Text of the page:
The Basics of MVC in Rails: Skinny Everything
Model-View-Controller (MVC) is a design pattern for structuring software systems. The MVC pattern separates application logic from the user interface. MVC stands for Model, View, and Controller, the three main components of the MVC web application architecture. Each of these components should operate as discrete units. The discrete nature of MVC components is crucial for app maintenance and testing.
We often hear that the best way to write clear and concise code in Rails is by following the “Fat Models and Skinny Controllers” approach, which refers to how the Model and Controller in an MVC architecture should ideally work together. Having a “skinny” Controller (which is common practice) means that all non-critical logic moves to the Model; this simplifies testing and maintenance. However, we suggest taking the “skinny” approach a step further: put both your Models and your Controllers on a diet. Often we focus on Models and Controllers, but what about the View? The View can also be “fat,” and in fact, we believe that the View also should go on a diet.
What is the Function of Each MVC Component?
To get a clear understanding of why we should keep all MVC components skinny, we first need to clarify what each of these components is responsible for.
The Model is a layer between a database and an application that stores business logic related to a specific entity. Each Model is responsible for a different entity, and for connecting this entity with other entities. Models are usually invoked by Controllers.
For example, let’s say that a user wants to sign up. To do so, they must enter their email, a username, and a password. All these attributes are received by a Controller, which tries to create a new user (within the MVC architecture, this user is conceptualized as a ‘Model Record’). The Model runs validations: it checks whether the email entered is in the correct format, whether the password is secure enough, and whether the email and login are unique. If validation is successful, the Model then persists data to the database and a
after_save callback is triggered. An example of a callback is a notification email that’s sent to a registered user and to an admin. If validation fails, the Model returns an error object that can be rendered and shown to the user.
Controllers are responsible for reading input data (requests), choosing appropriate actions (business actions), and returning the resulting output data (responses).
For example, a Controller receives data from a client, and the router chooses an appropriate action in the existing Controller. On the basis of the received parameters, the Controller performs the following actions:
- Authentication, when the Controller checks if a logged-in user is working with an app at the moment
- Authorization, when the Controller checks whether a user is authorized to perform an action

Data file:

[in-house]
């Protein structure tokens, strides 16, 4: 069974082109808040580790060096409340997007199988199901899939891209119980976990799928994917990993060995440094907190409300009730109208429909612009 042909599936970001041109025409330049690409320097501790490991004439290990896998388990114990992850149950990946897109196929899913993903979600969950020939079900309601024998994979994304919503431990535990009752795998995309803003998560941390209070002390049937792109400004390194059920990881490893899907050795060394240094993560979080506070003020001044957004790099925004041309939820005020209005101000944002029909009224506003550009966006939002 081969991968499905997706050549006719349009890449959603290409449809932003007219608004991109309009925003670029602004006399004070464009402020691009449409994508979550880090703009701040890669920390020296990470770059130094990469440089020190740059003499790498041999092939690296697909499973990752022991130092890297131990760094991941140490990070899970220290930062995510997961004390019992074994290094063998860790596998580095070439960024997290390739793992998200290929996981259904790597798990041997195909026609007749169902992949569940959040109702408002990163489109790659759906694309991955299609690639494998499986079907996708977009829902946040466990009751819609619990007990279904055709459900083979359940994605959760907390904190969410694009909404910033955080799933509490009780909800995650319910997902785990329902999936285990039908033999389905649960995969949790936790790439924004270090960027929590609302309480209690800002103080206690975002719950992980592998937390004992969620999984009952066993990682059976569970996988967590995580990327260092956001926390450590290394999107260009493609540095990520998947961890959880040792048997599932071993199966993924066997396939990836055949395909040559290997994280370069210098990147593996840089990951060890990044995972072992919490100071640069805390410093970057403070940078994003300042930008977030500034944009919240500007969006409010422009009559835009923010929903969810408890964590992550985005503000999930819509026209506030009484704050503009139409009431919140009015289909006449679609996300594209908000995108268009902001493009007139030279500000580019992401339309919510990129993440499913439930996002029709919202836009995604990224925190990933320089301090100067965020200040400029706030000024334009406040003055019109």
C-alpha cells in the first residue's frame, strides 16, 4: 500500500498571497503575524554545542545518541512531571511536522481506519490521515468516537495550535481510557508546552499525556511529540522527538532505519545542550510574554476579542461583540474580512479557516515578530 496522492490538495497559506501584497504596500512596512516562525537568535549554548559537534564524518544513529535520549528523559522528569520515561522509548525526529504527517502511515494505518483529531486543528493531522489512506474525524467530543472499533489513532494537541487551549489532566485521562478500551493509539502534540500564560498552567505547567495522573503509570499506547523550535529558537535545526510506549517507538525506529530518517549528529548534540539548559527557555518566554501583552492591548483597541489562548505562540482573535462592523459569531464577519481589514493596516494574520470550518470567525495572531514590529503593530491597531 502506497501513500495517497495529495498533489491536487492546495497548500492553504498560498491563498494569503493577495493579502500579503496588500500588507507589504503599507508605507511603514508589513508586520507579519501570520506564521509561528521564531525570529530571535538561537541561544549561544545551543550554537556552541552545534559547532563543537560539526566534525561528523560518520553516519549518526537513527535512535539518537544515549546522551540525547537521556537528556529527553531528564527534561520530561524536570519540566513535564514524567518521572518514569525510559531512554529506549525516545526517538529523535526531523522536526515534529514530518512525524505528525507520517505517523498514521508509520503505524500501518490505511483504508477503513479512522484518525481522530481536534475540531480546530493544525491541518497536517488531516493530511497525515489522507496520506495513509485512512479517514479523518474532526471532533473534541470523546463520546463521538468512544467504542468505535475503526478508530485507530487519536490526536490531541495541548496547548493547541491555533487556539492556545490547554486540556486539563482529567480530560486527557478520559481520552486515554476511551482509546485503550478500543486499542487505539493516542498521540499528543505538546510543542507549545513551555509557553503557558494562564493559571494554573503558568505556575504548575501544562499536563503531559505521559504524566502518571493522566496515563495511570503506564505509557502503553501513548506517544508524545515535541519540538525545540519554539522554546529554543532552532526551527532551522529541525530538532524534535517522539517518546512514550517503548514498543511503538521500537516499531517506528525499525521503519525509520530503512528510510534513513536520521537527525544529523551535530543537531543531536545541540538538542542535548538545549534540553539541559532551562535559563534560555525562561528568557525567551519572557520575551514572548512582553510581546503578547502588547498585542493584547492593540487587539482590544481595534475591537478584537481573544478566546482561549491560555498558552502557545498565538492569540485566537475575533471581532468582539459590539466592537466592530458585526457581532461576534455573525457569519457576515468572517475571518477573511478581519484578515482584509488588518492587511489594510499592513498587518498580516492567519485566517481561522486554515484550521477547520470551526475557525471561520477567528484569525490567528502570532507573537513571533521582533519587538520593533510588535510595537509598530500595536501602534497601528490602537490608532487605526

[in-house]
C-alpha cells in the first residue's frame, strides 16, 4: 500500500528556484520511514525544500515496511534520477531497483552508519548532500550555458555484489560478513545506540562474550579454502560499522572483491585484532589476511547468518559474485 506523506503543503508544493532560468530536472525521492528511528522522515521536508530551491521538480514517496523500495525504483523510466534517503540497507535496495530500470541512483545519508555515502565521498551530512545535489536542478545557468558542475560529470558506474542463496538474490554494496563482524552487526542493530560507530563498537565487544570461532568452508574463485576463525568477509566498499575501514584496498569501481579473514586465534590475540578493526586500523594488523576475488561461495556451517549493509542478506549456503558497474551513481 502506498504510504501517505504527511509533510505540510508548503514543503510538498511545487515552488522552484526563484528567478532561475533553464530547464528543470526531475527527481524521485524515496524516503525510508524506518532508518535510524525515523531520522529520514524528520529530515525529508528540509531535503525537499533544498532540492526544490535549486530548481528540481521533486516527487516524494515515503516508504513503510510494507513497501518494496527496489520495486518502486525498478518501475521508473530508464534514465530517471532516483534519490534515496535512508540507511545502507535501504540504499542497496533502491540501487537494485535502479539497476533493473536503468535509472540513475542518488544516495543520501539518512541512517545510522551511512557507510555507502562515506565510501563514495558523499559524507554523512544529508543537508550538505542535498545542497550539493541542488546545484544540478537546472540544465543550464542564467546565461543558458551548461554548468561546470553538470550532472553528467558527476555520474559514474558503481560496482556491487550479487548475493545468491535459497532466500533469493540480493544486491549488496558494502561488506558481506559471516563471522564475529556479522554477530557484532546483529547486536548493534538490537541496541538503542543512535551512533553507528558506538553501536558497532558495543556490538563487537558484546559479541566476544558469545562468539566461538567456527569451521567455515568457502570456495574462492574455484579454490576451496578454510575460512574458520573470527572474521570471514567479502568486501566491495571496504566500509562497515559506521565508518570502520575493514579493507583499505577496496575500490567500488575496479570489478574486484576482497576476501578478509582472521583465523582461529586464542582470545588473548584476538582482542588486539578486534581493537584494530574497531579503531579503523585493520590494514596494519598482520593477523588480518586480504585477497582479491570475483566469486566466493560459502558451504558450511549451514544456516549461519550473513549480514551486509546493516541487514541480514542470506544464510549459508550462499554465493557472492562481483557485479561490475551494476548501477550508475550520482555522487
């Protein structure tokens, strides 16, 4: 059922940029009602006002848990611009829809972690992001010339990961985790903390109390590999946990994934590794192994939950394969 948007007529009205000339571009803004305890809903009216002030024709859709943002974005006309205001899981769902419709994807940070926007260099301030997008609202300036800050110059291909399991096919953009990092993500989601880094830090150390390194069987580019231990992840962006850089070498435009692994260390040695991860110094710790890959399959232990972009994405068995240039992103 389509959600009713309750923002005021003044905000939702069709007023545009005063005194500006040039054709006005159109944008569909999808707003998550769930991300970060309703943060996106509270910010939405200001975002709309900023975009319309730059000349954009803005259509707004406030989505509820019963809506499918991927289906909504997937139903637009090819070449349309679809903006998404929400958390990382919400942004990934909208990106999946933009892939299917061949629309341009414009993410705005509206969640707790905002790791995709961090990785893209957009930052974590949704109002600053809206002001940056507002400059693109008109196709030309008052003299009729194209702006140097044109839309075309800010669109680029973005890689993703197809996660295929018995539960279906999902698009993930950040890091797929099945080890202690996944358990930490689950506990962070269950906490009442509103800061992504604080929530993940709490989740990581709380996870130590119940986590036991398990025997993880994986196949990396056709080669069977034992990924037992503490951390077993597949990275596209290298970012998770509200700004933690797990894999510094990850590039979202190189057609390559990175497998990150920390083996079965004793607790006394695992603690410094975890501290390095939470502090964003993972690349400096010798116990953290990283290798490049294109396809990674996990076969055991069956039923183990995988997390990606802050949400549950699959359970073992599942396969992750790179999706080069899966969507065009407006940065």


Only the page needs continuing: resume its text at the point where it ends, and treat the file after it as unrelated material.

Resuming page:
- Filtration of input parameters (
permitted_attributes), when an action controller provides an interface for protecting attributes from end-user assignment.
- Calls methods in Models or services.
- Determines which format to give information to a client (JSON, HTML, PDF, XML) and selects the right View.
A View is a visualization of the attached Model state. Put simply, a View is what the user sees. It’s the only MVC component that users interact with directly.
For example, a Controller chooses a template to represent user posts and inserts it into the proper layout. The View displays user information and contains some HTML elements, such as links to posts and a form for creating new posts.
What Happens If an MVC Component Does Someone Else’s Work?
- It becomes difficult to maintain code in cases when the Controller contains large methods that perform unrelated actions.
- Testing becomes almost impossible, as writing Unit Tests means testing concrete classes and modules that are responsible for specific functionality. It’s difficult to track a chain of method calls in “spaghetti code” (tangled code that includes a lot of unstructured and difficult objects and methods).
- Every class should be responsible for a single part of the total functionality provided by the software. But often Controllers start including business logic that doesn’t belong or even forms of View logic. Model can end up including logic that isn’t related to persistence, and Views can contain calculations that aren’t welcome there at all.
The main rule we must follow to avoid fat MVC components is summed up as follows: “Everyone should mind their own business.”
How Can You Make MVC Components Skinny?
To achieve skinny Models, Views, and Controllers, we have to constantly refactor. Refactoring is a process of restructuring existing code. While refactoring doesn’t change anything from the perspective of the end user, it helps keep code clean, maintainable, and easy to test, which is beneficial for developers.
Refactoring is following the simple principle that if you make a mess, you should clean up after yourself. Refactoring is the constant cleaning up that happens after all code changes. You can’t build a skyscraper or paint a masterpiece without a lot of mess in the process, and it’s the same with writing quality code. That’s why we need to refactor each time we implement a new feature.
We can use various design patterns to aid us in the refactoring process, including:
- Service Objects (and Interactor Objects)
- Value Objects
- Form Objects
- Query Objects
- View Objects (Serializer/Presenter)
- Policy Objects
To get a better understanding of how refactoring works and when it’s necessary, we’ll highlight some practices we often use at RubyGarage in the next post.